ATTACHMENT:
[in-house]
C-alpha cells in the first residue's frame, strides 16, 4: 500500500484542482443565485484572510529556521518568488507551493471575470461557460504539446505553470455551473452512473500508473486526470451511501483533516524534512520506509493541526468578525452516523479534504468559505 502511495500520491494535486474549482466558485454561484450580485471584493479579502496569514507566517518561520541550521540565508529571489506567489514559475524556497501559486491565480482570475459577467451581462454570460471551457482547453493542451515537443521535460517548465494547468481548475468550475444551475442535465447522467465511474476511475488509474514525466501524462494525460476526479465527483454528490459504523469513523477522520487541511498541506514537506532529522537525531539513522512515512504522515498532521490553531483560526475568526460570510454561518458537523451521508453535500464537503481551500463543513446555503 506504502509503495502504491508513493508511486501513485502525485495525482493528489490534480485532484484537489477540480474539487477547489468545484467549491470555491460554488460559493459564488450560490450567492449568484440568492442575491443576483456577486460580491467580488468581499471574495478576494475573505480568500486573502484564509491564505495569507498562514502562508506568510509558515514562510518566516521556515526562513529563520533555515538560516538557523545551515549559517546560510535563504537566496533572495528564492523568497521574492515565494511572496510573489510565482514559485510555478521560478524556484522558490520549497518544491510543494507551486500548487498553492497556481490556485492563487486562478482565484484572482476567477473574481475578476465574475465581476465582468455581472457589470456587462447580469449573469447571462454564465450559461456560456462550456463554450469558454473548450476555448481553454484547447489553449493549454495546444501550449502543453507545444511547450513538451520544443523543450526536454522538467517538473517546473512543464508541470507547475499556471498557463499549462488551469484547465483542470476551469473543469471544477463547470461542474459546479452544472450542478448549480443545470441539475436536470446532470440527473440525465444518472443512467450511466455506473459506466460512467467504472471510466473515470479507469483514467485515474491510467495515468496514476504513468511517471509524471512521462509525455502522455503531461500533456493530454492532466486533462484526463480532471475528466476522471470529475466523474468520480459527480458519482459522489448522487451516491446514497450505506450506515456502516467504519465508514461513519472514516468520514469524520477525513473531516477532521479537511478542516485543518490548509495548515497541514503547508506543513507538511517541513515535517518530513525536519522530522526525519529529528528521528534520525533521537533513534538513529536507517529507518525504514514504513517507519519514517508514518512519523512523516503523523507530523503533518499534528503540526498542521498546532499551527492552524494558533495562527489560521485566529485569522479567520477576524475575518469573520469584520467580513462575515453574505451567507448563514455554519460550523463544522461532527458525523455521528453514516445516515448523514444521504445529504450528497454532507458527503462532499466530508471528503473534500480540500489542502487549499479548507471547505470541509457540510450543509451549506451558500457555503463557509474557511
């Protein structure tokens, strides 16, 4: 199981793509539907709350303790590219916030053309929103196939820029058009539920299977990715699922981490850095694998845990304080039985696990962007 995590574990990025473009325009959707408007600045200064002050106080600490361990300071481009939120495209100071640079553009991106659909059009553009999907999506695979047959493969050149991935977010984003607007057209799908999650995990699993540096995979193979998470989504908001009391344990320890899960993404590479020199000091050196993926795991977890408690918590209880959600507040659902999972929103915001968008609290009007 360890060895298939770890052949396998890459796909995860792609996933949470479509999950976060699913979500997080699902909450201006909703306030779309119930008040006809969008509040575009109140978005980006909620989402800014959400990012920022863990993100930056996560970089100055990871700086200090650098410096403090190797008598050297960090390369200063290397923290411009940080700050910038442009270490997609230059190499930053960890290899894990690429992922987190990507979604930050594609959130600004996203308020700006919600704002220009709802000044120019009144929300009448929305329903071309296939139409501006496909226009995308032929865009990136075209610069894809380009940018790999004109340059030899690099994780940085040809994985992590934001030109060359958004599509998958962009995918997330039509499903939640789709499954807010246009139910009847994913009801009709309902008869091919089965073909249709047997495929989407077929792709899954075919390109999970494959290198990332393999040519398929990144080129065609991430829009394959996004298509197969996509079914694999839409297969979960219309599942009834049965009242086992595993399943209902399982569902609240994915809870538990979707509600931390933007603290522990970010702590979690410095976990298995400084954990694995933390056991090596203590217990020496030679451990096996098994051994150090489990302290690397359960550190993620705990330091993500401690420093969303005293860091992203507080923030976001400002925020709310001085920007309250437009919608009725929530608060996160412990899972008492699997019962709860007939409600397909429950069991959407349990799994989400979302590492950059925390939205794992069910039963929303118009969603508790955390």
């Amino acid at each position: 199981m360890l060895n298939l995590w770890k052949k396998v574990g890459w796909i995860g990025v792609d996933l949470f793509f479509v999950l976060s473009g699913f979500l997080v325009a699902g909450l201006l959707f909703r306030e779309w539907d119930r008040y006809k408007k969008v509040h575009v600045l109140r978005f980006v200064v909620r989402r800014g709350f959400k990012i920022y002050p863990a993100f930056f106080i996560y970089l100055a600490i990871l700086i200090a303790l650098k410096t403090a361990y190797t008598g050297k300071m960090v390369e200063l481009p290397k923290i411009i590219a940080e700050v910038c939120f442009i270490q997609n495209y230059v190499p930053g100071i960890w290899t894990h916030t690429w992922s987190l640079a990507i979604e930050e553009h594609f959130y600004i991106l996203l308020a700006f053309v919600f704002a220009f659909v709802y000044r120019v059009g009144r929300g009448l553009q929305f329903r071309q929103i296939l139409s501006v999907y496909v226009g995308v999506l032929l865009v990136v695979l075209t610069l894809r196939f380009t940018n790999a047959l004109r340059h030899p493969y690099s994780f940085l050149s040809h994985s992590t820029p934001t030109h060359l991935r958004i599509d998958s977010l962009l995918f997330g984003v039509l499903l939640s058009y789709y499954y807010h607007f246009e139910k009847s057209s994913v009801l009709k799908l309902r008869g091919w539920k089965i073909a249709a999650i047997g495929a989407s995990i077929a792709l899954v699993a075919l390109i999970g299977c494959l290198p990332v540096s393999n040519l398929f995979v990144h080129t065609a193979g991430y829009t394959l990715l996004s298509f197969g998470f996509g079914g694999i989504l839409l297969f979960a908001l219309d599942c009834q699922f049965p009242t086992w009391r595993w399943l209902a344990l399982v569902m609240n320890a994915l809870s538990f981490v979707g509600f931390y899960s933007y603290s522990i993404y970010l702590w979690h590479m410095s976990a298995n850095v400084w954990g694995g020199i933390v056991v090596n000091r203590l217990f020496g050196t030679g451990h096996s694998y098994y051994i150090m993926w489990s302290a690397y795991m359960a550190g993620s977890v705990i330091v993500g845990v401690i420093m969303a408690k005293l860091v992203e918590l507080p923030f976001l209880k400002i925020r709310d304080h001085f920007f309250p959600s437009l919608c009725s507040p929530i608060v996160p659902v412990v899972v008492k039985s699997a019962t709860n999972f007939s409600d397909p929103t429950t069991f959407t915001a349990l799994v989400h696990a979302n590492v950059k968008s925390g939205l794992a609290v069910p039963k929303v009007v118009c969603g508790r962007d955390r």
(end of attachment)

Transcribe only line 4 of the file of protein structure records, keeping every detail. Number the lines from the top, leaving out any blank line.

């Amino acid at each position: 199981m360890l060895n298939l995590w770890k052949k396998v574990g890459w796909i995860g990025v792609d996933l949470f793509f479509v999950l976060s473009g699913f979500l997080v325009a699902g909450l201006l959707f909703r306030e779309w539907d119930r008040y006809k408007k969008v509040h575009v600045l109140r978005f980006v200064v909620r989402r800014g709350f959400k990012i920022y002050p863990a993100f930056f106080i996560y970089l100055a600490i990871l700086i200090a303790l650098k410096t403090a361990y190797t008598g050297k300071m960090v390369e200063l481009p290397k923290i411009i590219a940080e700050v910038c939120f442009i270490q997609n495209y230059v190499p930053g100071i960890w290899t894990h916030t690429w992922s987190l640079a990507i979604e930050e553009h594609f959130y600004i991106l996203l308020a700006f053309v919600f704002a220009f659909v709802y000044r120019v059009g009144r929300g009448l553009q929305f329903r071309q929103i296939l139409s501006v999907y496909v226009g995308v999506l032929l865009v990136v695979l075209t610069l894809r196939f380009t940018n790999a047959l004109r340059h030899p493969y690099s994780f940085l050149s040809h994985s992590t820029p934001t030109h060359l991935r958004i599509d998958s977010l962009l995918f997330g984003v039509l499903l939640s058009y789709y499954y807010h607007f246009e139910k009847s057209s994913v009801l009709k799908l309902r008869g091919w539920k089965i073909a249709a999650i047997g495929a989407s995990i077929a792709l899954v699993a075919l390109i999970g299977c494959l290198p990332v540096s393999n040519l398929f995979v990144h080129t065609a193979g991430y829009t394959l990715l996004s298509f197969g998470f996509g079914g694999i989504l839409l297969f979960a908001l219309d599942c009834q699922f049965p009242t086992w009391r595993w399943l209902a344990l399982v569902m609240n320890a994915l809870s538990f981490v979707g509600f931390y899960s933007y603290s522990i993404y970010l702590w979690h590479m410095s976990a298995n850095v400084w954990g694995g020199i933390v056991v090596n000091r203590l217990f020496g050196t030679g451990h096996s694998y098994y051994i150090m993926w489990s302290a690397y795991m359960a550190g993620s977890v705990i330091v993500g845990v401690i420093m969303a408690k005293l860091v992203e918590l507080p923030f976001l209880k400002i925020r709310d304080h001085f920007f309250p959600s437009l919608c009725s507040p929530i608060v996160p659902v412990v899972v008492k039985s699997a019962t709860n999972f007939s409600d397909p929103t429950t069991f959407t915001a349990l799994v989400h696990a979302n590492v950059k968008s925390g939205l794992a609290v069910p039963k929303v009007v118009c969603g508790r962007d955390r």